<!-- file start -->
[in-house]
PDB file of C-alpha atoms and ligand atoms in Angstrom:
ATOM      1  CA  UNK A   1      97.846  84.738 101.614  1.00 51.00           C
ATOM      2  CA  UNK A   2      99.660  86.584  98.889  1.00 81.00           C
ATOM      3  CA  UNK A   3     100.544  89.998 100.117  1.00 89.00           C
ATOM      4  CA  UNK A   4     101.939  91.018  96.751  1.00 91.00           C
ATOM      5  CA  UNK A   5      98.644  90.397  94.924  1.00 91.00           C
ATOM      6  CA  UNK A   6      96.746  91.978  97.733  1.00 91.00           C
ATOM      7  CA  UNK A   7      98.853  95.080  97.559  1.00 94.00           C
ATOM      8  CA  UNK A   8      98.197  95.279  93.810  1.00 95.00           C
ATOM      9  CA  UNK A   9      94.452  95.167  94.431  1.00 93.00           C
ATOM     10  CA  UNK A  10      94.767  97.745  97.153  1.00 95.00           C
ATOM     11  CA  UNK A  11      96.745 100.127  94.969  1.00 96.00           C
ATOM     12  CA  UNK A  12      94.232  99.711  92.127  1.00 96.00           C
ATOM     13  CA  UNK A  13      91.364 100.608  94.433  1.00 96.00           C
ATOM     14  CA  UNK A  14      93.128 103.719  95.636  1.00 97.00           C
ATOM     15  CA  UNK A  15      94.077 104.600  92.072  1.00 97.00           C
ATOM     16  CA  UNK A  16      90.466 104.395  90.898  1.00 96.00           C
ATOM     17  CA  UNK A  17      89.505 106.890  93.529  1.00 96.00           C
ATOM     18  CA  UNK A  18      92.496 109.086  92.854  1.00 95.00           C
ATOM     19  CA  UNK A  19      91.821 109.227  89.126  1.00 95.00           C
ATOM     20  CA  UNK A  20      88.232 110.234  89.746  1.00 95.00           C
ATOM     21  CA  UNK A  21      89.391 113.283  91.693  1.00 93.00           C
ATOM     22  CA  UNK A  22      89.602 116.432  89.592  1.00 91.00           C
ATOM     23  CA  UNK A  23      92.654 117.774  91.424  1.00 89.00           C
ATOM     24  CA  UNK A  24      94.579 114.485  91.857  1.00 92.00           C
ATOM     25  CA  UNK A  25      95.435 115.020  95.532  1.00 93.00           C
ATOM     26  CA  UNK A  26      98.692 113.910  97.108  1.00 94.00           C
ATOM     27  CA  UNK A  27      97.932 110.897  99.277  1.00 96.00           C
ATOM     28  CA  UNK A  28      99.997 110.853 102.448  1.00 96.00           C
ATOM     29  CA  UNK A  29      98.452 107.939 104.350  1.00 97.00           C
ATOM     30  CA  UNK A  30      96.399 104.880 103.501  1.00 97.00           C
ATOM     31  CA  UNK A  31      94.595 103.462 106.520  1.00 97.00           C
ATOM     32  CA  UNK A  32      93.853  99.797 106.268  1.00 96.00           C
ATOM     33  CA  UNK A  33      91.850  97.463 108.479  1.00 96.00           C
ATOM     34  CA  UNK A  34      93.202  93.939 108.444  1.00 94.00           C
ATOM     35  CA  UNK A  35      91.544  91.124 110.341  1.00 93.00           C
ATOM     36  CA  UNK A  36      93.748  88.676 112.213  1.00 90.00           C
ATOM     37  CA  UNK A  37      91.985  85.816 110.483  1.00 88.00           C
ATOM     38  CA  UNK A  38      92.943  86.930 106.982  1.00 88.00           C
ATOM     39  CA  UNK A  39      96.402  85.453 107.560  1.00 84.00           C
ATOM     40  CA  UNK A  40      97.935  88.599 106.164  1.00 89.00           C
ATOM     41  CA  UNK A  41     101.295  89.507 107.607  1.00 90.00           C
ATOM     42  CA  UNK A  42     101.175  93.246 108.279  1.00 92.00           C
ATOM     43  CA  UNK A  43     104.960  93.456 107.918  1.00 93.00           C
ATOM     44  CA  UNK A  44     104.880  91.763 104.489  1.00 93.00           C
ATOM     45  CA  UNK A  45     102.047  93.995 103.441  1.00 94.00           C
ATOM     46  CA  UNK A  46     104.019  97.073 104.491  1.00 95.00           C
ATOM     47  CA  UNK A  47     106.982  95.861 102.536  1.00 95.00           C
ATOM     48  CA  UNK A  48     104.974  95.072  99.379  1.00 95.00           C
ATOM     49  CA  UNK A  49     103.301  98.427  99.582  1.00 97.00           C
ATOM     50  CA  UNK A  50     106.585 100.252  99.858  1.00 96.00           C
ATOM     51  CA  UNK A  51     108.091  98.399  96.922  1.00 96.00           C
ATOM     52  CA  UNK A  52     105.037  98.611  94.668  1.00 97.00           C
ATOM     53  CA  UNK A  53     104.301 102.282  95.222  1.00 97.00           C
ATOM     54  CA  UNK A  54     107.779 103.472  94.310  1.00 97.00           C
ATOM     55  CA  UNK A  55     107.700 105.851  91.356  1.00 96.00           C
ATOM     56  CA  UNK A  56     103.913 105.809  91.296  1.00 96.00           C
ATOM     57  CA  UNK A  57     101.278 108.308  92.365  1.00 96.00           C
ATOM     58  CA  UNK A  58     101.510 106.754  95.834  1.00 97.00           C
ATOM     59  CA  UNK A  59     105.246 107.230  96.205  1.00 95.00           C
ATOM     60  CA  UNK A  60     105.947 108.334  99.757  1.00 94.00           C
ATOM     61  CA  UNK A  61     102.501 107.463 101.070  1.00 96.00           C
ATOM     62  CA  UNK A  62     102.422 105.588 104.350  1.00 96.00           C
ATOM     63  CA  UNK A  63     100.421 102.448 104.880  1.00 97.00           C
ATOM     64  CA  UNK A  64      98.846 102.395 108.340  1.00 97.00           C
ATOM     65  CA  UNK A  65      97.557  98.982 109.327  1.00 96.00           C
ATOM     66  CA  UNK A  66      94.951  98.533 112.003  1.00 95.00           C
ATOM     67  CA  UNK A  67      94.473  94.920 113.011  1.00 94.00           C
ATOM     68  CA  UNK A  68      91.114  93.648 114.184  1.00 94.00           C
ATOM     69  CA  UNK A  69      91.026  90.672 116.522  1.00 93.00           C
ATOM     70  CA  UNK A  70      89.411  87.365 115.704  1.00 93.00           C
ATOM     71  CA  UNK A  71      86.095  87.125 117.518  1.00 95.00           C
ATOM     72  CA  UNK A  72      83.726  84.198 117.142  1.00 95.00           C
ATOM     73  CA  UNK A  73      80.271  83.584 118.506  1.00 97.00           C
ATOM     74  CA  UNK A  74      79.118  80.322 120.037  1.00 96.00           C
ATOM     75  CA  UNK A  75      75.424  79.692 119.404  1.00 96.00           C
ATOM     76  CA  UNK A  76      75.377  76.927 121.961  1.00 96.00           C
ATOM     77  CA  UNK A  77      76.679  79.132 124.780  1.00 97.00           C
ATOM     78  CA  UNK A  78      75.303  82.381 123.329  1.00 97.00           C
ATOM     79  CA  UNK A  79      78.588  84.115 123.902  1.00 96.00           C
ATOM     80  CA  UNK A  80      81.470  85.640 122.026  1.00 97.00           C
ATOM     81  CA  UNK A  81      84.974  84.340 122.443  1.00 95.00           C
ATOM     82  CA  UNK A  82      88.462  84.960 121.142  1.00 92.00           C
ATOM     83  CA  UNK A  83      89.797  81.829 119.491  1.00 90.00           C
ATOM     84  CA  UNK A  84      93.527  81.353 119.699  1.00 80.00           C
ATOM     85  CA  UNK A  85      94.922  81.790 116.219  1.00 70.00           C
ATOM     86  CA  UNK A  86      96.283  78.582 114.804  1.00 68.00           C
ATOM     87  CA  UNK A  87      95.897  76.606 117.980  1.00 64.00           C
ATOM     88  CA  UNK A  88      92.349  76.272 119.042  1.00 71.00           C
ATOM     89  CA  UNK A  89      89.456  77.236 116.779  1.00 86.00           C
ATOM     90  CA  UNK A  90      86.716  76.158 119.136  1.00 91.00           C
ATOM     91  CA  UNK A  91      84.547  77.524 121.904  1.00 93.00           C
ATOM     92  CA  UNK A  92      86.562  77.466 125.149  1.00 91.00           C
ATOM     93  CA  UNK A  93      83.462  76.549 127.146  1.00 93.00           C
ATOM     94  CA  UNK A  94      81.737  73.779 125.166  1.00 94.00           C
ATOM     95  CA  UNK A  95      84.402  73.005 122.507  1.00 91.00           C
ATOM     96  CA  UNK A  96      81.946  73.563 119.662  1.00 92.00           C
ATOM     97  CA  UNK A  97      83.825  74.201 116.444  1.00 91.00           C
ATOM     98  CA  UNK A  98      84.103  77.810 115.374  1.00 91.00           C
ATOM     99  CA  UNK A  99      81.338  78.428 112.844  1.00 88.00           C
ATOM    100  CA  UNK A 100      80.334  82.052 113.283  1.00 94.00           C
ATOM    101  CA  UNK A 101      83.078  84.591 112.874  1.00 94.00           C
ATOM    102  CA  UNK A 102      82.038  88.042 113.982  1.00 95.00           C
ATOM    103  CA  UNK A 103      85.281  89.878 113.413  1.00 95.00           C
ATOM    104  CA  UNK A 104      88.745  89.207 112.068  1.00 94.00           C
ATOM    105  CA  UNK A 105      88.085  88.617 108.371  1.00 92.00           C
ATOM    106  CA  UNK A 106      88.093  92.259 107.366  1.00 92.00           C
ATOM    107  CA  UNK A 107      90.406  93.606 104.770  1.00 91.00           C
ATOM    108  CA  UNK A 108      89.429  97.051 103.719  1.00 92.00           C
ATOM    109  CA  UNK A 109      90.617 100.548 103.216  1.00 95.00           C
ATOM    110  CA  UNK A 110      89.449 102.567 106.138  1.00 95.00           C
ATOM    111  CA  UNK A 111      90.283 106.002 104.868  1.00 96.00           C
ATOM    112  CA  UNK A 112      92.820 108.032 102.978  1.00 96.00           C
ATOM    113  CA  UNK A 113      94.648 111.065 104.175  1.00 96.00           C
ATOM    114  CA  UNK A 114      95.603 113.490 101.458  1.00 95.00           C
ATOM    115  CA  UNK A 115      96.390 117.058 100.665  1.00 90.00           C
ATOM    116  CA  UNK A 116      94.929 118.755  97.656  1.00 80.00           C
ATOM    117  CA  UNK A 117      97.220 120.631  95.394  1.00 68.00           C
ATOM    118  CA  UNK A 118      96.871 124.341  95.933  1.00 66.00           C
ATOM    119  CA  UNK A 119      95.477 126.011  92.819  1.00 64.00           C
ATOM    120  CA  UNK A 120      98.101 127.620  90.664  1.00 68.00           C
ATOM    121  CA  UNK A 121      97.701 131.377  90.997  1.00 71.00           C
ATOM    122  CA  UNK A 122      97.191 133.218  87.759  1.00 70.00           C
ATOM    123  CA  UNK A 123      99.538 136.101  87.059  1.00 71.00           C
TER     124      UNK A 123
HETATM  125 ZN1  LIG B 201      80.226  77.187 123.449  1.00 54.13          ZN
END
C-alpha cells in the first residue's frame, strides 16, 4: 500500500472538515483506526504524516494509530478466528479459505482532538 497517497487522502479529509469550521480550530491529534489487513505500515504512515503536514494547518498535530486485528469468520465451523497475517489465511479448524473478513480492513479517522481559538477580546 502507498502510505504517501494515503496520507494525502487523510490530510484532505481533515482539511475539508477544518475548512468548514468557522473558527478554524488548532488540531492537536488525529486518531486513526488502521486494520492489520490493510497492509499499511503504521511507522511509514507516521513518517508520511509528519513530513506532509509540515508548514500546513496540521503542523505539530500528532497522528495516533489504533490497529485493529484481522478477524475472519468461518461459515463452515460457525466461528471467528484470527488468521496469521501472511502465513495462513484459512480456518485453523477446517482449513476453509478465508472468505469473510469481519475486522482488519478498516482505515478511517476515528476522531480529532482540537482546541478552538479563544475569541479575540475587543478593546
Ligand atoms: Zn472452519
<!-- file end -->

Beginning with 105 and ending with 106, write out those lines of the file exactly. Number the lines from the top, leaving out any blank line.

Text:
ATOM    103  CA  UNK A 103      85.281  89.878 113.413  1.00 95.00           C
ATOM    104  CA  UNK A 104      88.745  89.207 112.068  1.00 94.00           C